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Cross-sectional patterns of mortgage debt during the housing boom: evidence and implications

Listed author(s):
  • Foote, Christopher L.

    ()

    (Federal Reserve Bank of Boston)

  • Loewenstein, Lara

    ()

    (Federal Reserve Bank of Boston)

  • Willen, Paul S.

    ()

    (Federal Reserve Bank of Boston)

The reallocation of mortgage debt to low-income or marginally qualified borrowers plays a central role in many explanations of the early 2000s housing boom. We show that such a reallocation never occurred, as the distribution of mortgage debt with respect to income changed little even as the aggregate stock of debt grew rapidly. Moreover, because mortgage debt varies positively with income in the cross section, equal percentage increases in debt among high- and low-income borrowers meant that wealthy borrowers accounted for most new debt in dollar terms. Previous research stressing the importance of low-income borrowing was based on the inflow of new mortgage originations alone, so it could not detect offsetting outflows in mortgage terminations that left the allocation of debt stable over time. And while defaults on subprime mortgages played an important part in the financial crisis, the data show that subprime lending did not cause a reallocation of debt toward the poor. Rather, subprime lending prevented a reallocation of debt toward the wealthy.

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Paper provided by Federal Reserve Bank of Boston in its series Working Papers with number 16-12.

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Length: 53 pages
Date of creation: 17 Nov 2016
Handle: RePEc:fip:fedbwp:16-12
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  1. Craig Burnside & Martin Eichenbaum & Sergio Rebelo, 2016. "Understanding Booms and Busts in Housing Markets," Journal of Political Economy, University of Chicago Press, vol. 124(4), pages 1088-1147.
  2. Bhutta, Neil, 2015. "The ins and outs of mortgage debt during the housing boom and bust," Journal of Monetary Economics, Elsevier, vol. 76(C), pages 284-298.
  3. Fernando Ferreira & Joseph Gyourko, 2015. "A New Look at the U.S. Foreclosure Crisis: Panel Data Evidence of Prime and Subprime Borrowers from 1997 to 2012," NBER Working Papers 21261, National Bureau of Economic Research, Inc.
  4. Brown, Meta & Haughwout, Andrew F. & Lee, Donghoon & Van der Klaauw, Wilbert, 2015. "Do we know what we owe? Consumer debt as reported by borrowers and lenders," Economic Policy Review, Federal Reserve Bank of New York, issue 21-1, pages 19-44.
  5. Nobuhiro Kiyotaki & Alexander Michaelides & Kalin Nikolov, 2011. "Winners and Losers in Housing Markets," Journal of Money, Credit and Banking, Blackwell Publishing, vol. 43, pages 255-296, March.
  6. Stefania Albanesi, 2016. "Credit Growth and the Financial Crisis: A New Narrative," 2016 Meeting Papers 575, Society for Economic Dynamics.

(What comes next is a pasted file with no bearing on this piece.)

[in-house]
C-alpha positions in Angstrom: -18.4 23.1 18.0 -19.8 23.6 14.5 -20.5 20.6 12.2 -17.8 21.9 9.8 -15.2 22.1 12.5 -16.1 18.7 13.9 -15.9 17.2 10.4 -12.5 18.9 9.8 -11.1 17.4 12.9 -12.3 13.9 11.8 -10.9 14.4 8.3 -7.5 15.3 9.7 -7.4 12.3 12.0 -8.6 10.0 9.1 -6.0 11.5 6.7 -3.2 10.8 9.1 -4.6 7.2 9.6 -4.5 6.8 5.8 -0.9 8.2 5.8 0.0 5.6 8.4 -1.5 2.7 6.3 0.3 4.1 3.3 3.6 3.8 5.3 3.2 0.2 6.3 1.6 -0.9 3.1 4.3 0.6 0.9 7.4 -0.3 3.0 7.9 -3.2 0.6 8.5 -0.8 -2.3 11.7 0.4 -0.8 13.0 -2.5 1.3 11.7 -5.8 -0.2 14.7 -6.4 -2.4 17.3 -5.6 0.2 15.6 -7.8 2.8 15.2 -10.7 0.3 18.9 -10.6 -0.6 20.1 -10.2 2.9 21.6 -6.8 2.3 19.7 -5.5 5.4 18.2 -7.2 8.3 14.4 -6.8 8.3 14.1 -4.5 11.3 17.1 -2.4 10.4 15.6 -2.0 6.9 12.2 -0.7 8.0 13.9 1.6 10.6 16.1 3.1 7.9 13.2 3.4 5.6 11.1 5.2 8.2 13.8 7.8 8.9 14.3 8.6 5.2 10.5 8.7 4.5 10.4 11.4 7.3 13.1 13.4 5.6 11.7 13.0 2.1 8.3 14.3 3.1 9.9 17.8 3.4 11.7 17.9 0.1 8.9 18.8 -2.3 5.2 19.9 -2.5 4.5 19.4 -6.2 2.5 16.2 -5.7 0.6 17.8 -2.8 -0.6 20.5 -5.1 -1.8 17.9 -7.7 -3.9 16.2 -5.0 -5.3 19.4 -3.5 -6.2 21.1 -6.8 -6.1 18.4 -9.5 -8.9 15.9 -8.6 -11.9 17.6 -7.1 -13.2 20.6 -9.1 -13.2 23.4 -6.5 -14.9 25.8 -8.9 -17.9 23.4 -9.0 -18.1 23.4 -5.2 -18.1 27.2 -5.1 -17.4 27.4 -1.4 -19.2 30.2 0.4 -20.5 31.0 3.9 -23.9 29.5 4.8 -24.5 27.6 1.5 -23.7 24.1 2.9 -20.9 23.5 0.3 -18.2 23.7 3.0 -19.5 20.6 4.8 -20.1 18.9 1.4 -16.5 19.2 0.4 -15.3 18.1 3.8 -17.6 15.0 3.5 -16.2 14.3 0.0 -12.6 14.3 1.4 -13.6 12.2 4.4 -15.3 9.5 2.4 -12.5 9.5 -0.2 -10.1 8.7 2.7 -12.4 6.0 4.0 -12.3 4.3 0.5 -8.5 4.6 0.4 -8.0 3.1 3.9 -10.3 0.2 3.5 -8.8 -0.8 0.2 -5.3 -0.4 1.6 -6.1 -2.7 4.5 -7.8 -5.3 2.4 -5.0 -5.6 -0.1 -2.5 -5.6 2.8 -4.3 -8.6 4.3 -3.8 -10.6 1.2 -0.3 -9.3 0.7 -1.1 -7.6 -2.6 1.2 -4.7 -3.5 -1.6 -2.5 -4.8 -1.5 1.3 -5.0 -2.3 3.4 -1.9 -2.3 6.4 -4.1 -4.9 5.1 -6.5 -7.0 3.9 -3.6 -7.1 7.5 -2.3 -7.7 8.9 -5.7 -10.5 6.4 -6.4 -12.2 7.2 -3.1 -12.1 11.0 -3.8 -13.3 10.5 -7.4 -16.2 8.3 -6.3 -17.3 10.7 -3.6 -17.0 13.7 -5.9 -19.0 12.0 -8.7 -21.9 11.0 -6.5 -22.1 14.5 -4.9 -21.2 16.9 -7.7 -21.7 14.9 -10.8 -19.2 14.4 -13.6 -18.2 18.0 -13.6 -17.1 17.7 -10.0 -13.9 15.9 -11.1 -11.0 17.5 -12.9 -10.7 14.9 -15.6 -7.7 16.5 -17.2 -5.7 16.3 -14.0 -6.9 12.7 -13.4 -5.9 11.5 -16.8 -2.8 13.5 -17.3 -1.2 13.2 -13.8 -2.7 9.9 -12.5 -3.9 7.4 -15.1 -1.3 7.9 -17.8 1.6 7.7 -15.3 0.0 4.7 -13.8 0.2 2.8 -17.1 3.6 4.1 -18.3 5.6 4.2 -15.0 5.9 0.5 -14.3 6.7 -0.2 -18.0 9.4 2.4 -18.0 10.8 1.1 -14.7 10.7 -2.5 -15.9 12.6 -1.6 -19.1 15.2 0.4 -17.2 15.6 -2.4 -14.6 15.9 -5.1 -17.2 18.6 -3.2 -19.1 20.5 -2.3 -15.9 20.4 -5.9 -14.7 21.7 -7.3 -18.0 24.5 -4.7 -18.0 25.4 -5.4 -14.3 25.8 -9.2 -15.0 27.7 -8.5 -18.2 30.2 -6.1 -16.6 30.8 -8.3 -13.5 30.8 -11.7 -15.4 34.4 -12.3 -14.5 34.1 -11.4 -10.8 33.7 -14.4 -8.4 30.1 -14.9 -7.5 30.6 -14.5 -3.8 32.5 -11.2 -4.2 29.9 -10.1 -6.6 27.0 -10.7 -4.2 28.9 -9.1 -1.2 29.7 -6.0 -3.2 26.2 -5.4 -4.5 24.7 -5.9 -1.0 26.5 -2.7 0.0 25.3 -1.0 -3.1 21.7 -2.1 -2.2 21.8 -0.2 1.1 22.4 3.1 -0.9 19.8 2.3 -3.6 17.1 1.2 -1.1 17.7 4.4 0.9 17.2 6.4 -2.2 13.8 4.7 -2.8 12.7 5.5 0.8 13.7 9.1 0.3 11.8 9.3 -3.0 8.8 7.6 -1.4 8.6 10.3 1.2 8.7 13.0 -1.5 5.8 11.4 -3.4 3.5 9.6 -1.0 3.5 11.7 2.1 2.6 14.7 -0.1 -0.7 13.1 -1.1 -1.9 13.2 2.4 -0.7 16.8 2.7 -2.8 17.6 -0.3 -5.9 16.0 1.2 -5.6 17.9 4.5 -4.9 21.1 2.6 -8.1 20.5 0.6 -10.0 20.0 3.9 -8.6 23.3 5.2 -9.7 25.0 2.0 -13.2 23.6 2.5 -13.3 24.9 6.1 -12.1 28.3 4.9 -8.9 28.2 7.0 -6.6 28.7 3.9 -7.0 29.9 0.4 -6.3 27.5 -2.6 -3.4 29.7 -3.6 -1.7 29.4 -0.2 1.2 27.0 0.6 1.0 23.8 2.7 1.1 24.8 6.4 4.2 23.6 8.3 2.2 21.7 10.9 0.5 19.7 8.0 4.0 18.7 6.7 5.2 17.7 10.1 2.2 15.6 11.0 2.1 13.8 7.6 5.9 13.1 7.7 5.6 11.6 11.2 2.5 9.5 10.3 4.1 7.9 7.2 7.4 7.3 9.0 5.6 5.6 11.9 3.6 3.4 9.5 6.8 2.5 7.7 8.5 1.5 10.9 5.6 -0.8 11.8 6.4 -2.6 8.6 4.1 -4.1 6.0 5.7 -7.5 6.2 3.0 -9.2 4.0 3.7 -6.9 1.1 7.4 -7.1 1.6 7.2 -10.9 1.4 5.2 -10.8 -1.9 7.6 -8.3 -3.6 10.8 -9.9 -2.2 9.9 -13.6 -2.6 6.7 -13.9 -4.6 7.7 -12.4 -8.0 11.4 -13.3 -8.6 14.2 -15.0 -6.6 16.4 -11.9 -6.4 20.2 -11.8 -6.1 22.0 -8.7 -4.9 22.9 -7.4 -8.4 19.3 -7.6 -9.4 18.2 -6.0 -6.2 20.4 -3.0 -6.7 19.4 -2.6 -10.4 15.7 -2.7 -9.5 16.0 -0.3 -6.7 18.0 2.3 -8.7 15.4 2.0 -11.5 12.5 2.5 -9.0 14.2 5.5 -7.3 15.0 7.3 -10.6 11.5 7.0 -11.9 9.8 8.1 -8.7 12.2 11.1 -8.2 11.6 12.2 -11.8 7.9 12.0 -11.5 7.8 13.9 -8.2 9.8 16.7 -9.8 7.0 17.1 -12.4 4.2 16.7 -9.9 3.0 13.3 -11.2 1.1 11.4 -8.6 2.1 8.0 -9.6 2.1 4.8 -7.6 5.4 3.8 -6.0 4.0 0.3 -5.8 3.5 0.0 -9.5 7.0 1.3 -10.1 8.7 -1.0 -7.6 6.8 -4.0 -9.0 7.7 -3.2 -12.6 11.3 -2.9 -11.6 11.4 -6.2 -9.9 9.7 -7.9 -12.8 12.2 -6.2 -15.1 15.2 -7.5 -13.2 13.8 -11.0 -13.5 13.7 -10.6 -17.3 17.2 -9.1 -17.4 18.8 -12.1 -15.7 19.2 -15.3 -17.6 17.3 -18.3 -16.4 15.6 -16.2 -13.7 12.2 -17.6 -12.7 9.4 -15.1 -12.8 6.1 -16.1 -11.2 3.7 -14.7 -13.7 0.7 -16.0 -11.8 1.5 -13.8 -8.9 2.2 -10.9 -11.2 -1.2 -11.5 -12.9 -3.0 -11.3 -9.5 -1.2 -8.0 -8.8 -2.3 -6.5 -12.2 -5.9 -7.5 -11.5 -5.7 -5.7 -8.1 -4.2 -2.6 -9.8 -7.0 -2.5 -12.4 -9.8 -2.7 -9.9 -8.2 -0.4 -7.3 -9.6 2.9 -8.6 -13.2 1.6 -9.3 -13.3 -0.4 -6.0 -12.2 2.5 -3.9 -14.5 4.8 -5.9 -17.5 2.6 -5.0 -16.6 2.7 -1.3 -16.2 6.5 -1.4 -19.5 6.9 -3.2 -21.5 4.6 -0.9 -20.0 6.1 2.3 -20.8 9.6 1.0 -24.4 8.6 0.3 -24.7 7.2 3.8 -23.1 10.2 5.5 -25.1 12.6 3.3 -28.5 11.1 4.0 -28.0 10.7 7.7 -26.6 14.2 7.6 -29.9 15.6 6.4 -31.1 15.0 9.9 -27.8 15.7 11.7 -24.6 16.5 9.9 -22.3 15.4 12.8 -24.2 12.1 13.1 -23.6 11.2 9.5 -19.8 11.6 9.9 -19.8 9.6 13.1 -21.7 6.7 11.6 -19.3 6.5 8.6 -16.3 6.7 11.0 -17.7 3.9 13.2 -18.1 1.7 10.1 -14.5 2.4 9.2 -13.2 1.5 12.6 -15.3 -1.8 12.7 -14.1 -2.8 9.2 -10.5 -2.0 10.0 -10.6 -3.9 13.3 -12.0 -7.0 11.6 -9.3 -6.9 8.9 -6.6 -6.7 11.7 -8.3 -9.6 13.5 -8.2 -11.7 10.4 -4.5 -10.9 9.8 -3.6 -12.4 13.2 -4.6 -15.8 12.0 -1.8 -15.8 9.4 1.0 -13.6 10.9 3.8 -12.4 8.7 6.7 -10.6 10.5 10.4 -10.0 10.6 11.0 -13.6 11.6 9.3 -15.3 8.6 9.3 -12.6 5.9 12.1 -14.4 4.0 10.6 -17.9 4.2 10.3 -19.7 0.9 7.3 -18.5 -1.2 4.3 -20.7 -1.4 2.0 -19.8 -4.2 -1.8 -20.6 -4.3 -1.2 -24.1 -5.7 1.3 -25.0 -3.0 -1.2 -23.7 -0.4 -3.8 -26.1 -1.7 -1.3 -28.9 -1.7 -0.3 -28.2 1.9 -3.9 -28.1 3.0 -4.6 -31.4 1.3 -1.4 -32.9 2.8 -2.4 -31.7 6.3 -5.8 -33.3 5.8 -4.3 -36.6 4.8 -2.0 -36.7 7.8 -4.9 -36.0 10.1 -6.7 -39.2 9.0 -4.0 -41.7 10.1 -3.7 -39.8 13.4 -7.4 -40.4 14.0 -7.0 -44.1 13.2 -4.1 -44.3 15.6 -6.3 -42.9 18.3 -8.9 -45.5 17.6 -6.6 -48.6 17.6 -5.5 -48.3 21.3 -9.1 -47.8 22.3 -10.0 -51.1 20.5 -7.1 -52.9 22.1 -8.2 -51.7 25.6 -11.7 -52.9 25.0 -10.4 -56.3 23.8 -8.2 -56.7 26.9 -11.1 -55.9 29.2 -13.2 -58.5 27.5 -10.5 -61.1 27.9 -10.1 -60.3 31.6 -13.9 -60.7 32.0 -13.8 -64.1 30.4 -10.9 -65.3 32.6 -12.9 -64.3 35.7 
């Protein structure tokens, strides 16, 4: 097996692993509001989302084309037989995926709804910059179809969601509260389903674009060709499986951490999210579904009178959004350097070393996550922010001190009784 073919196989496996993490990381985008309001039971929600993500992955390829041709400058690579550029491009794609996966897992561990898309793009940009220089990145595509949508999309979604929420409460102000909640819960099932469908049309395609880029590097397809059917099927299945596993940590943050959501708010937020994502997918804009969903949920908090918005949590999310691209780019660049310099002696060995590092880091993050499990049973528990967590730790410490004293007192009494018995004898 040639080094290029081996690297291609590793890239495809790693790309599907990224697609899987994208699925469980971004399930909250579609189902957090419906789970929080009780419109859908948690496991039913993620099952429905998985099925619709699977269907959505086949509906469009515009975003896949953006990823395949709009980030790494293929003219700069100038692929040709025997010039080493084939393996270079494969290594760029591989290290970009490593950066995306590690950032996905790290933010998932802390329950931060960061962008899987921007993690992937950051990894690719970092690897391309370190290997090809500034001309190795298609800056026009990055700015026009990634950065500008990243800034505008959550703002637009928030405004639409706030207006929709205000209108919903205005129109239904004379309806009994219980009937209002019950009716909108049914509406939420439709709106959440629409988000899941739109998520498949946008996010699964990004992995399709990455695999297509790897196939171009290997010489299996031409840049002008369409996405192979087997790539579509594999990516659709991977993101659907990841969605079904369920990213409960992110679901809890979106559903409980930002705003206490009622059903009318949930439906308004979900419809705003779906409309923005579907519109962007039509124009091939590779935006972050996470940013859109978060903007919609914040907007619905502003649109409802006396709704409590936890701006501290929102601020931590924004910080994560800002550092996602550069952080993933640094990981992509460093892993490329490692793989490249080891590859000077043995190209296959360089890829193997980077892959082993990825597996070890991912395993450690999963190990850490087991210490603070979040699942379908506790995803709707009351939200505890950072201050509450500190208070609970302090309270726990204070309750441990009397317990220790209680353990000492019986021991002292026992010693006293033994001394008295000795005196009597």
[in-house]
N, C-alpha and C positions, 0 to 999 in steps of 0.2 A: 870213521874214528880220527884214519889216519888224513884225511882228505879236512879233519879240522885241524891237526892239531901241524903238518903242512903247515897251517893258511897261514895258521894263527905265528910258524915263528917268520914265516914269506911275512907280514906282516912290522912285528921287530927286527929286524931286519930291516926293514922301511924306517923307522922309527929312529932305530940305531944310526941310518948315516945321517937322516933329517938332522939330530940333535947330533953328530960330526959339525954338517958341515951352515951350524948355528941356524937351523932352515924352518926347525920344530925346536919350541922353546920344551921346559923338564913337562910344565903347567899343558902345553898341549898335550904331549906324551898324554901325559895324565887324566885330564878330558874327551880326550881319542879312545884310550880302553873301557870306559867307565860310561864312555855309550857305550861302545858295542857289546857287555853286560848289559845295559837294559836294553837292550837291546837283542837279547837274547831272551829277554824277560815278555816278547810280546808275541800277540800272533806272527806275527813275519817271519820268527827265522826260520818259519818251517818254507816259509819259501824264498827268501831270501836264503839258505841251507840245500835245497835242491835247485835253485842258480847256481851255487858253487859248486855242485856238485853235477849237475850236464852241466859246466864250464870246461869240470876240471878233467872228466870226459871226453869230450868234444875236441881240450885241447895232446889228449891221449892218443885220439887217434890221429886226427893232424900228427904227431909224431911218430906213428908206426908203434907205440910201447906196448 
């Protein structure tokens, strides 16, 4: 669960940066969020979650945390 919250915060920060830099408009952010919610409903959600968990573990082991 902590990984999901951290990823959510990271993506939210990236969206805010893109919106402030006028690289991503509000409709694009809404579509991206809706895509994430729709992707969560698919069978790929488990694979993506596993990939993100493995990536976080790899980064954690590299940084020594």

7. Gerardi Kristopher & Willen Paul, 2009. "Subprime Mortgages, Foreclosures, and Urban Neighborhoods," The B.E. Journal of Economic Analysis & Policy, De Gruyter, vol. 9(3), pages 1-37, March.
  8. Atif Mian & Amir Sufi, 2009. "The Consequences of Mortgage Credit Expansion: Evidence from the U.S. Mortgage Default Crisis," The Quarterly Journal of Economics, Oxford University Press, vol. 124(4), pages 1449-1496.
  9. Robert Shimer, 2005. "The Cyclical Behavior of Equilibrium Unemployment and Vacancies," American Economic Review, American Economic Association, vol. 95(1), pages 25-49, March.
  10. Neil Bhutta & Benjamin J. Keys, 2016. "Interest Rates and Equity Extraction during the Housing Boom," American Economic Review, American Economic Association, vol. 106(7), pages 1742-1774, July.
  11. Patrick Bayer & Kyle Mangum & James W. Roberts, 2016. "Speculative Fever: Investor Contagion in the Housing Bubble," NBER Working Papers 22065, National Bureau of Economic Research, Inc.
  12. James Poterba & Todd Sinai, 2008. "Tax Expenditures for Owner-Occupied Housing: Deductions for Property Taxes and Mortgage Interest and the Exclusion of Imputed Rental Income," American Economic Review, American Economic Association, vol. 98(2), pages 84-89, May.
  13. Albanesi, Stefania & De Giorgi, Giacomo & Nosal, Jaromir, 2017. "Credit Growth and the Financial Crisis: A New Narrative," CEPR Discussion Papers 12230, C.E.P.R. Discussion Papers.
  14. Munnell, Alicia H. & Geoffrey M. B. Tootell & Lynn E. Browne & James McEneaney, 1996. "Mortgage Lending in Boston: Interpreting HMDA Data," American Economic Review, American Economic Association, vol. 86(1), pages 25-53, March.
  15. Neil Bhutta, 2015. "The Ins and Outs of Mortgage Debt : An Update," FEDS Notes 2015-12-07, Board of Governors of the Federal Reserve System (U.S.).
  16. Kau James B. & Keenan Donald C. & Kim Taewon, 1994. "Default Probabilities for Mortgages," Journal of Urban Economics, Elsevier, vol. 35(3), pages 278-296, May.
  17. Emmanuel Saez & Gabriel Zucman, 2016. "Editor's Choice Wealth Inequality in the United States since 1913: Evidence from Capitalized Income Tax Data," The Quarterly Journal of Economics, Oxford University Press, vol. 131(2), pages 519-578.
  18. Gene Amromin & Leslie McGranahan, 2015. "The Great Recession and Credit Trends across Income Groups," American Economic Review, American Economic Association, vol. 105(5), pages 147-153, May.
  19. Alp Simsek, 2013. "Belief Disagreements and Collateral Constraints," Econometrica, Econometric Society, vol. 81(1), pages 1-53, January.
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